Houston, TX (Reuters) — The first bulk U.S. soybean cargo from the Texas Gulf Coast in about six months was loaded and shipped last week from a Cargill Inc terminal, in a sign of shifting trade flows in the wake of Hurricane Ida, traders and shipping sources said.
The vessel Spar Rigel was loaded early last week with about 55,000 tonnes of soybeans at Cargill's Houston terminal, an outlet that typically loads mostly wheat and sorghum grown nearby, according to a shipping vessel lineup seen by Reuters.
The uncommon shipment is the first of several soybean cargoes expected to load at Cargill's Texas facility this autumn after one of the company's two terminals at the Louisiana Gulf Coast — the country's top outlet for corn and soy shipped down the Mississippi River — was severely damaged by Ida on Aug. 29.
The powerful storm flooded and damaged Louisiana grain export terminals along the Mississippi from Baton Rouge to the Gulf of Mexico, halting shipments just weeks before the fall harvest and the grain hub's peak export period.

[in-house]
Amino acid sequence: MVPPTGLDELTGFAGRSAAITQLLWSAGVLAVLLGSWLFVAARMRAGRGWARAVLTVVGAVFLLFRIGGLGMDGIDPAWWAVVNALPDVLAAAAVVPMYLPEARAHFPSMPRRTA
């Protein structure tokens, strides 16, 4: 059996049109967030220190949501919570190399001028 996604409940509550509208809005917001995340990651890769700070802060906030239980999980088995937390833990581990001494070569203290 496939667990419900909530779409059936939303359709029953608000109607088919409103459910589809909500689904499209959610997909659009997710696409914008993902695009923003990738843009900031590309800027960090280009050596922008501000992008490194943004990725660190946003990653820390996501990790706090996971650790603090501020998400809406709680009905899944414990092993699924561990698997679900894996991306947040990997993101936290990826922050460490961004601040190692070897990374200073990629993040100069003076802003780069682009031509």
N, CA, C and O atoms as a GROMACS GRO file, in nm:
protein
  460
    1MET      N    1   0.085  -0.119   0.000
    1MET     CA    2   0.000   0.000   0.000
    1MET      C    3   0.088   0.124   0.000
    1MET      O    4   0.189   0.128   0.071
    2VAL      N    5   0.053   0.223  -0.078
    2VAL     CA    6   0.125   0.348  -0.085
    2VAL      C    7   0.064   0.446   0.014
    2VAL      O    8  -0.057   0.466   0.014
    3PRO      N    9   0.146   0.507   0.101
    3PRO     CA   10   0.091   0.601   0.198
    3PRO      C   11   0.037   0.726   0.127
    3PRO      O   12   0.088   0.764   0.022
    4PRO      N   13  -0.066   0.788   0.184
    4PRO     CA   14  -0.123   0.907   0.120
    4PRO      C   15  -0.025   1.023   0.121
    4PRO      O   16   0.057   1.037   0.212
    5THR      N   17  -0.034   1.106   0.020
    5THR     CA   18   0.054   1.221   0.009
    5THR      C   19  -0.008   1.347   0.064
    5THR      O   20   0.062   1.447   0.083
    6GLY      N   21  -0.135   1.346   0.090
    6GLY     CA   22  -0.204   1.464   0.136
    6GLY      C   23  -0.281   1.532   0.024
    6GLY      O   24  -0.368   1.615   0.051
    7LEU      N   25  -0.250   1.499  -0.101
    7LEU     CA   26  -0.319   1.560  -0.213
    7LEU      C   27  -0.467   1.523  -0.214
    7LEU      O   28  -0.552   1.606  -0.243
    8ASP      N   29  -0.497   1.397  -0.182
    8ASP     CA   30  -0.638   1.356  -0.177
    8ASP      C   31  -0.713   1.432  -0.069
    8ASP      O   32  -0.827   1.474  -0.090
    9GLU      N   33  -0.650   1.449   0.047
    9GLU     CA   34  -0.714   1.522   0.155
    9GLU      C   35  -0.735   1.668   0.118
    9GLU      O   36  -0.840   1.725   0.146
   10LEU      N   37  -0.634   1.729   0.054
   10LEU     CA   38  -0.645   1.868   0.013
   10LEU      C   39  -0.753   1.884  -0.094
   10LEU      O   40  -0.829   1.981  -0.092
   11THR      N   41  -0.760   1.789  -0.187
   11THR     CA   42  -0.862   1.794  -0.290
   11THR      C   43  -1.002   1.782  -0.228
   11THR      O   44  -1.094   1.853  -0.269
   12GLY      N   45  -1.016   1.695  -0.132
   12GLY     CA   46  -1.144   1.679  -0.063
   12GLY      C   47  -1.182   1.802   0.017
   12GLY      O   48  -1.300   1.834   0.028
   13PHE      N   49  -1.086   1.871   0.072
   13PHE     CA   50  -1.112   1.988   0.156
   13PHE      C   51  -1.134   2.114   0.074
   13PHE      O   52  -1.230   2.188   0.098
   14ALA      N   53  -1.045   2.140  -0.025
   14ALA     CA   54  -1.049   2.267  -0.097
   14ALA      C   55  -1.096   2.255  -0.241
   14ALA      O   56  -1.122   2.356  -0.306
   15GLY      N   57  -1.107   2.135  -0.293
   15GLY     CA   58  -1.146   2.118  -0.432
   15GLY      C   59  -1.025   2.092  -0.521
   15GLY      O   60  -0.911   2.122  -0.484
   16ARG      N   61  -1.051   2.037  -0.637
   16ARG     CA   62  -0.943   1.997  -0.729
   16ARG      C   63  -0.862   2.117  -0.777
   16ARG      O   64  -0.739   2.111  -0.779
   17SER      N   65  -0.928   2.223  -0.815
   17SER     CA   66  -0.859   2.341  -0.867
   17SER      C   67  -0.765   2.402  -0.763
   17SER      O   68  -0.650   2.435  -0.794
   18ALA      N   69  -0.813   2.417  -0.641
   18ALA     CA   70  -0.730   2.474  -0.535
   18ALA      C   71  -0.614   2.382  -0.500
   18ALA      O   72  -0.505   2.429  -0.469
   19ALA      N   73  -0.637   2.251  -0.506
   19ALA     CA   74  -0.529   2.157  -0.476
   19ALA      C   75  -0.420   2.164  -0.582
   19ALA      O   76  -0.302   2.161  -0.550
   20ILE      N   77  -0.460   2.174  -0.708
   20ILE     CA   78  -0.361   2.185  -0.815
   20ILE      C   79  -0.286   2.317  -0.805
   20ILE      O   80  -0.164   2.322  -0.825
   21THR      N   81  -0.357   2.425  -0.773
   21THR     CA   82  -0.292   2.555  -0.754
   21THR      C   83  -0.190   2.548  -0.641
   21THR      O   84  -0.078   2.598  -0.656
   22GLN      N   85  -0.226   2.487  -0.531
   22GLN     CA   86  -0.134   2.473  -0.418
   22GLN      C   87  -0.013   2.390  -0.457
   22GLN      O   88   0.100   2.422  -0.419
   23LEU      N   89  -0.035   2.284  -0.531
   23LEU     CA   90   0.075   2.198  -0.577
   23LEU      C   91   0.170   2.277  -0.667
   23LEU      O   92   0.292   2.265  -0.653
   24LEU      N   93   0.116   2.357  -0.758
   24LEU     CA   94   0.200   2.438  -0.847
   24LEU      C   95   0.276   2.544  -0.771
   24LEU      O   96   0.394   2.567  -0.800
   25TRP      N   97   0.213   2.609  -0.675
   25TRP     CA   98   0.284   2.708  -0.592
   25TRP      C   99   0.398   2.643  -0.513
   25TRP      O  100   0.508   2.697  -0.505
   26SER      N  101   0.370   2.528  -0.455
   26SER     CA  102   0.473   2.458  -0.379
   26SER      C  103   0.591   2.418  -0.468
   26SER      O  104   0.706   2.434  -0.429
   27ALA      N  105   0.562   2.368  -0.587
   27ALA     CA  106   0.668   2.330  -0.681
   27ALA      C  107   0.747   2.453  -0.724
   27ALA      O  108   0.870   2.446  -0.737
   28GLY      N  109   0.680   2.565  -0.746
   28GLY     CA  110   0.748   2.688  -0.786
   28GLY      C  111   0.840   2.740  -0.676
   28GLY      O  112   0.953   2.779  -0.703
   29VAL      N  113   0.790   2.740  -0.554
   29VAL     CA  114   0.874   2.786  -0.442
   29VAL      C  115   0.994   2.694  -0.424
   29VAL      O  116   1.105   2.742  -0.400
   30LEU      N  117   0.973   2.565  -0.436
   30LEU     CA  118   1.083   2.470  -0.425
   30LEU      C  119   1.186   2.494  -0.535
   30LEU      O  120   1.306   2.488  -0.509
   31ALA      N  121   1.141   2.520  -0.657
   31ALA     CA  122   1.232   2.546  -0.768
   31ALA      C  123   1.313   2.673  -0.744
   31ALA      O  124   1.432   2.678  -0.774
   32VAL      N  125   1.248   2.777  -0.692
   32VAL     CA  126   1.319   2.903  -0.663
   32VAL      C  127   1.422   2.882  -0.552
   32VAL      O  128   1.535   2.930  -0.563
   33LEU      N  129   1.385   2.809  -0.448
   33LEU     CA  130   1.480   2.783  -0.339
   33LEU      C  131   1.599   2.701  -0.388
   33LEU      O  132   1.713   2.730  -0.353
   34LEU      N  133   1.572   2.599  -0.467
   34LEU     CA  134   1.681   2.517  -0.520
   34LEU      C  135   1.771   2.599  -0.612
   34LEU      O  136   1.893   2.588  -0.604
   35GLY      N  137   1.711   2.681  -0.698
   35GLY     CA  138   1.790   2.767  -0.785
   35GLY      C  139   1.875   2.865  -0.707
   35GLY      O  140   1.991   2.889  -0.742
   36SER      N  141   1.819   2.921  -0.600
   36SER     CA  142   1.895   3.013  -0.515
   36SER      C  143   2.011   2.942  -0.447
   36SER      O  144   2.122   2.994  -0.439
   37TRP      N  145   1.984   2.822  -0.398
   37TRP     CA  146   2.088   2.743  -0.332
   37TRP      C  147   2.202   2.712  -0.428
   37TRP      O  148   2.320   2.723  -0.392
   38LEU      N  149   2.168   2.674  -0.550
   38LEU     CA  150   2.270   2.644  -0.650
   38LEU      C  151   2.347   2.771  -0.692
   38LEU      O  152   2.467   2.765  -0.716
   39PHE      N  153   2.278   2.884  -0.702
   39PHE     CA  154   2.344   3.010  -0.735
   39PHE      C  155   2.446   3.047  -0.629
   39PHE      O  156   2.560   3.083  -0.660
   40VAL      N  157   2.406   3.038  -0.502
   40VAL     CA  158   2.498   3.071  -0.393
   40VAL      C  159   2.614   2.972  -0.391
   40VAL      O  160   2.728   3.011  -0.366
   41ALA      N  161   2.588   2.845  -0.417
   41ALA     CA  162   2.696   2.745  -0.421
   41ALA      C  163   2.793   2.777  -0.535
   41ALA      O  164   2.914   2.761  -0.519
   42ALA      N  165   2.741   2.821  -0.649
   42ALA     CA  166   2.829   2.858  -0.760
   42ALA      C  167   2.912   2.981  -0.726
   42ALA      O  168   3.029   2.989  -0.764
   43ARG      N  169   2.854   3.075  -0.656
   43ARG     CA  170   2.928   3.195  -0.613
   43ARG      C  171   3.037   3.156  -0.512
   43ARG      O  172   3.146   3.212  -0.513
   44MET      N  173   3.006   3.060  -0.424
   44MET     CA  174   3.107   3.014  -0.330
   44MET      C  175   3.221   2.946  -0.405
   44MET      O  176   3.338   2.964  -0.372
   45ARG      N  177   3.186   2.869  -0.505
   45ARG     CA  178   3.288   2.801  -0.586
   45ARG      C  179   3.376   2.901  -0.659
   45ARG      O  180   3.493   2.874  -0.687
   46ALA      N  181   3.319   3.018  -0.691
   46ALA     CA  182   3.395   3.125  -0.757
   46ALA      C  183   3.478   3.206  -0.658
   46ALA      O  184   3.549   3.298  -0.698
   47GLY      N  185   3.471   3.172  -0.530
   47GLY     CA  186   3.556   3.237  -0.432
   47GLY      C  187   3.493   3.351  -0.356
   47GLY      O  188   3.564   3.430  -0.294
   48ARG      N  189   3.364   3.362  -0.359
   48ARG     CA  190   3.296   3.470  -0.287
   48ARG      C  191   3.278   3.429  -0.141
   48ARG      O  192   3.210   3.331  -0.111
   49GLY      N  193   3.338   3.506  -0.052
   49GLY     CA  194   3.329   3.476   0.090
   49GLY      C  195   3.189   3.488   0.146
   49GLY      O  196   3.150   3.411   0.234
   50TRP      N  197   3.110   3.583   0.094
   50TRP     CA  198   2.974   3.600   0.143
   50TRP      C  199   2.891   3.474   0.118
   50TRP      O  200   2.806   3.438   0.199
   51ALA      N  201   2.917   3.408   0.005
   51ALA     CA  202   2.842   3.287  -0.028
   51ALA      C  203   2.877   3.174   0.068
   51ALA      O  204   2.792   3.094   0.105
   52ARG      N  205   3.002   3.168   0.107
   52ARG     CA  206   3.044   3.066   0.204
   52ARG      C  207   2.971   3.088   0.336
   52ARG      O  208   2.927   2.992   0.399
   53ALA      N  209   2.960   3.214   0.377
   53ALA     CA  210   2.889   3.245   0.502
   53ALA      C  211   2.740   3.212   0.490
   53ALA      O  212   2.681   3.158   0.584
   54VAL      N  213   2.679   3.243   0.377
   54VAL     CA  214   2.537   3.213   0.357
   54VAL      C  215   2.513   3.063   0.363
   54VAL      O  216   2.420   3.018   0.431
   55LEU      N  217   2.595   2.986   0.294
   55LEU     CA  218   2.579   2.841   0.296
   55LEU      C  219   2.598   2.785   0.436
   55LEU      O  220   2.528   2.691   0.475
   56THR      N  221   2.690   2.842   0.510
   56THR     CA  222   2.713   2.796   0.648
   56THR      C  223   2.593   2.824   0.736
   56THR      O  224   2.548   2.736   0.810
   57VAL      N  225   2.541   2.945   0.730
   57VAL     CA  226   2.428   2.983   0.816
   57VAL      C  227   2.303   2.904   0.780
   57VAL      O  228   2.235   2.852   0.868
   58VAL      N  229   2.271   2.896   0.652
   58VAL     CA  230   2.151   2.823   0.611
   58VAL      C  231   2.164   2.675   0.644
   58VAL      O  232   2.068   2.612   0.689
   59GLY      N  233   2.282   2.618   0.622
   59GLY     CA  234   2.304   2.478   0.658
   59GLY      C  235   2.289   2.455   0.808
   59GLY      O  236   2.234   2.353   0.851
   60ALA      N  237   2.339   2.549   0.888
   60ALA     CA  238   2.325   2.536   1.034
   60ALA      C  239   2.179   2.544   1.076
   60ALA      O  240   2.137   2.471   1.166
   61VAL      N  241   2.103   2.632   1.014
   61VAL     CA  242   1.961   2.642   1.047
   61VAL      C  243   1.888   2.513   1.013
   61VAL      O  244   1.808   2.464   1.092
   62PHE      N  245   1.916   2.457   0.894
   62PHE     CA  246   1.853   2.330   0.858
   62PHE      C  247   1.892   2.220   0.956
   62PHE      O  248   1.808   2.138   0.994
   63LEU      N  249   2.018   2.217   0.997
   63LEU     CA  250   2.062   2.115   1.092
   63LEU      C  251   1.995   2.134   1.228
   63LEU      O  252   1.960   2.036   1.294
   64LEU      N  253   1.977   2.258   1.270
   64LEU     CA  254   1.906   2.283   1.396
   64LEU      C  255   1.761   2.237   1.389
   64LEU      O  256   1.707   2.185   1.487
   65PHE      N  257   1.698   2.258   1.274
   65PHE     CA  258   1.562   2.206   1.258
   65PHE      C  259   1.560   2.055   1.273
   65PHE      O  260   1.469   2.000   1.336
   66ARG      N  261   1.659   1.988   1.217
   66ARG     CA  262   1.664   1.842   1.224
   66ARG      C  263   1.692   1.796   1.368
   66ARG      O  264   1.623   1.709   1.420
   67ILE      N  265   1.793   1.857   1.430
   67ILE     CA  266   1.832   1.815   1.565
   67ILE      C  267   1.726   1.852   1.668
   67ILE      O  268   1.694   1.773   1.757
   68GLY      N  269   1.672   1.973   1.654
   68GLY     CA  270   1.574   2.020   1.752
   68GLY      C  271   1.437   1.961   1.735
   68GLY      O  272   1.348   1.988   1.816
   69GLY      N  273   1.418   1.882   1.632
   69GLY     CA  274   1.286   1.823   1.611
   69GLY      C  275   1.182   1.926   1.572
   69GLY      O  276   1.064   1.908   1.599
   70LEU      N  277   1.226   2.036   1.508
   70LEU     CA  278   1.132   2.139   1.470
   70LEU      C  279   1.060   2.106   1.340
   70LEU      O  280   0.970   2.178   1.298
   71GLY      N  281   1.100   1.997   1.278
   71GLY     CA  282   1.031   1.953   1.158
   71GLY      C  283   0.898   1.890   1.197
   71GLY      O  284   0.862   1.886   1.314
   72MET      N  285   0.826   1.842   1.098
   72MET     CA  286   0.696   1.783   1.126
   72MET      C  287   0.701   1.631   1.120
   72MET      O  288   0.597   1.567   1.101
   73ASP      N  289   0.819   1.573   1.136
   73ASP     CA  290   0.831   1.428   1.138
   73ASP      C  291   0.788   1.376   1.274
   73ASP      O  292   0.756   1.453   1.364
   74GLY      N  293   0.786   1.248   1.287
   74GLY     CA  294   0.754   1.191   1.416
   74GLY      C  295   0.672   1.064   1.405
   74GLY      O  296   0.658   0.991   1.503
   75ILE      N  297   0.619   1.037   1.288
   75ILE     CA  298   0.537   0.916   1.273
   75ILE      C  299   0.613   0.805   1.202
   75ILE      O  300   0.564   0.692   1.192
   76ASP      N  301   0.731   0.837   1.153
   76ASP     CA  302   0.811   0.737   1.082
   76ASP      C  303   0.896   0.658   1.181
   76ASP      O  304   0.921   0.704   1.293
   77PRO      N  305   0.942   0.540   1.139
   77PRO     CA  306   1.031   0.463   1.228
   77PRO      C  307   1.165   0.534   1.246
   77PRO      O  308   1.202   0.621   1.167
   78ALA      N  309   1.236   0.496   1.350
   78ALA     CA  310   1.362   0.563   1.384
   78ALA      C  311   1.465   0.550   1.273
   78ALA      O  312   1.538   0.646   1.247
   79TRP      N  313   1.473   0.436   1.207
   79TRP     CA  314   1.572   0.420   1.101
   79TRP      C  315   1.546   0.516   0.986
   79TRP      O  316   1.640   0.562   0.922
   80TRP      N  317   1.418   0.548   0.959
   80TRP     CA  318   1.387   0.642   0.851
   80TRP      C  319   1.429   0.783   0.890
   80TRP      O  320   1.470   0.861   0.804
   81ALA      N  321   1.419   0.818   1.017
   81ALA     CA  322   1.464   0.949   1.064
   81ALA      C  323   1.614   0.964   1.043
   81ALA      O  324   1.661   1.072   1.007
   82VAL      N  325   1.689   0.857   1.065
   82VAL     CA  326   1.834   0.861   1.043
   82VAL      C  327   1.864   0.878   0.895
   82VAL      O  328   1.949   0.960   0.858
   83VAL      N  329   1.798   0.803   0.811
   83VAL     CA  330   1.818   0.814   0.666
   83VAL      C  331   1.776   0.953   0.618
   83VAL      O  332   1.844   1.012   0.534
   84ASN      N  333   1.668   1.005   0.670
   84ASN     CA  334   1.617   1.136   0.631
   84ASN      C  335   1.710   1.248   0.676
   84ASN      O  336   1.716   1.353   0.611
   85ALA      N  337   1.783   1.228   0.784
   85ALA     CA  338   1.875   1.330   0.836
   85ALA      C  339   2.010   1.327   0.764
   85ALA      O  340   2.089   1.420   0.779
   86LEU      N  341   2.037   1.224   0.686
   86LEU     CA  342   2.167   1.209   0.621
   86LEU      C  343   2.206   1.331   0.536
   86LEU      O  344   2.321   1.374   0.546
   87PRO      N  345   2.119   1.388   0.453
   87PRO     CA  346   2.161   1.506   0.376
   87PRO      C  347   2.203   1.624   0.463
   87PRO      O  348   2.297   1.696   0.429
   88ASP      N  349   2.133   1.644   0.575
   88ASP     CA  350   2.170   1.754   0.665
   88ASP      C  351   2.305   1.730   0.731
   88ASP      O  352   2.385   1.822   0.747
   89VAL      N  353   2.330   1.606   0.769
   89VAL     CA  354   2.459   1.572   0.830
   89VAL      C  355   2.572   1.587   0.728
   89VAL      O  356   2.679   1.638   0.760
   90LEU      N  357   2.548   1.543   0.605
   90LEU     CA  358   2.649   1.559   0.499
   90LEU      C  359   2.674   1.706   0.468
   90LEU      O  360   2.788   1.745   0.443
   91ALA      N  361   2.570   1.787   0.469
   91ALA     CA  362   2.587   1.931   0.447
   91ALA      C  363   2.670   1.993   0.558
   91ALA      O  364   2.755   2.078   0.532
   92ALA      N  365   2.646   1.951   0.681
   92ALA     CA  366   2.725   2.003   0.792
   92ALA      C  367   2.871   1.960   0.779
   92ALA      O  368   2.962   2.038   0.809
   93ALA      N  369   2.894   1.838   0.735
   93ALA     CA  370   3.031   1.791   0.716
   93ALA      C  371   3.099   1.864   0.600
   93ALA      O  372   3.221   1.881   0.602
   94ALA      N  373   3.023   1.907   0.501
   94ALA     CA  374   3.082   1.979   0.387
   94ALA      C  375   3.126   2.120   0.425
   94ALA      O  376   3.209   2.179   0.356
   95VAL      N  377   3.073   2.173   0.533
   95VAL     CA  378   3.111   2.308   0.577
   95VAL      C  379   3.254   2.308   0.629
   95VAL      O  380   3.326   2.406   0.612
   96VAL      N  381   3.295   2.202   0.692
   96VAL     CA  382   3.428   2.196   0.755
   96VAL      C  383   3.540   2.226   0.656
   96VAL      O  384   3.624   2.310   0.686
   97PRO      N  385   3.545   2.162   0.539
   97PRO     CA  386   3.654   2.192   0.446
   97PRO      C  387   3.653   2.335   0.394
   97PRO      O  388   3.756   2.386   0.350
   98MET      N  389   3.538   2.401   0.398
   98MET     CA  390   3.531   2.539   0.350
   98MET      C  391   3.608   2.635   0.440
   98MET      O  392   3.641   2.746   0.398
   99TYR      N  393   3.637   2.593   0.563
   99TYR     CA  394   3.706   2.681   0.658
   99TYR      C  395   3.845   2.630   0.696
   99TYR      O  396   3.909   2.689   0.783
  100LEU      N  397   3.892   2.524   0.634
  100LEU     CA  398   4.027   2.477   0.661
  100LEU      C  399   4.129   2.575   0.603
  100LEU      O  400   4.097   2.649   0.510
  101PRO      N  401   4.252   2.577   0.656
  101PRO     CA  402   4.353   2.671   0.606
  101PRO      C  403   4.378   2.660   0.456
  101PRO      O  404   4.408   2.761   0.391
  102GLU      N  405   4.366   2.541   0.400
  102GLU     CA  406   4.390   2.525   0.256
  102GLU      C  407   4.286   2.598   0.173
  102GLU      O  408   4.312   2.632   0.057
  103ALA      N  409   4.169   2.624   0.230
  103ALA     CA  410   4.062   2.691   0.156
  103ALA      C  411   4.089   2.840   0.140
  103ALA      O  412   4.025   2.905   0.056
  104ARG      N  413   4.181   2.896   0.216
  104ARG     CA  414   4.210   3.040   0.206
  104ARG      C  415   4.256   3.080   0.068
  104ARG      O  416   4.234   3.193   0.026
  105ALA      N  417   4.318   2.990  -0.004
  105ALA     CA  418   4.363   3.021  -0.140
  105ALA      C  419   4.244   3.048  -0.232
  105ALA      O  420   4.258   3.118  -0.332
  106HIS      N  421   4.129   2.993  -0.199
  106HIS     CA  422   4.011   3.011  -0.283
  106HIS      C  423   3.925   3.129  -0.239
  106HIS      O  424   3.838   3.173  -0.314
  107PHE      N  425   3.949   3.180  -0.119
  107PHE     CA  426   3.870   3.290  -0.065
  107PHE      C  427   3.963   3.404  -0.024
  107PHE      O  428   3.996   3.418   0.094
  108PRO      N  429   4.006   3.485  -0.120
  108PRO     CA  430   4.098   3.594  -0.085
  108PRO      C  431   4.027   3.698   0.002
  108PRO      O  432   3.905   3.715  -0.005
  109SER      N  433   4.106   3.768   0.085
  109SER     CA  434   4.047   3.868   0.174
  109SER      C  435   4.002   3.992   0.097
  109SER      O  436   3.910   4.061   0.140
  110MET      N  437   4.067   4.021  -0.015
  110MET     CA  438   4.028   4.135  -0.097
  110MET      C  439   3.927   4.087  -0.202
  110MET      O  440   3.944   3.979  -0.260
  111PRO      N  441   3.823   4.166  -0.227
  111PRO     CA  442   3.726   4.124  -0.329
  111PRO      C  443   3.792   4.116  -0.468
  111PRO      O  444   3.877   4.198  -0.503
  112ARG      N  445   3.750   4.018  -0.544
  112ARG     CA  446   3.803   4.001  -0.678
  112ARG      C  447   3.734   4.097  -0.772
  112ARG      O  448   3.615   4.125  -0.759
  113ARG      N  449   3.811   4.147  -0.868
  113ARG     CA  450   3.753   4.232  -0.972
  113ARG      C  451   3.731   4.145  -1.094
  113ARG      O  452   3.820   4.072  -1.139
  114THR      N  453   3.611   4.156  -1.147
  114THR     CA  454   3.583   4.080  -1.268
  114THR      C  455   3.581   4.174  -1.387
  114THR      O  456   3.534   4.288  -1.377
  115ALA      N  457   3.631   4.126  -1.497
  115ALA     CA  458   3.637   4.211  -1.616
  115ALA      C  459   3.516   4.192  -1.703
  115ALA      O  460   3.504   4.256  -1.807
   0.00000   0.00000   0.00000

Cargill is expected to shift some of its Louisiana Gulf loadings to other facilities while its Reserve, LA, terminal is repaired.
"They got hit harder that anyone" by the storm, said a U.S. soybean trader with a rival exporting company.
"They're moving bushels as best as they can ... They're fortunate to have that capacity in Texas."
Another vessel, the Zheng Jun, was being loaded with soybeans at the Cargill terminal late last week, according to a vessel lineup and Refinitiv Eikon shipping data.
Texas Gulf Coast terminals have loaded only about 18 vessels of soybeans so far this year, compared with more than 300 at the Louisiana Gulf Coast, according to U.S. Department of Agriculture data.
Cargill did not immediately reply to a request for comment.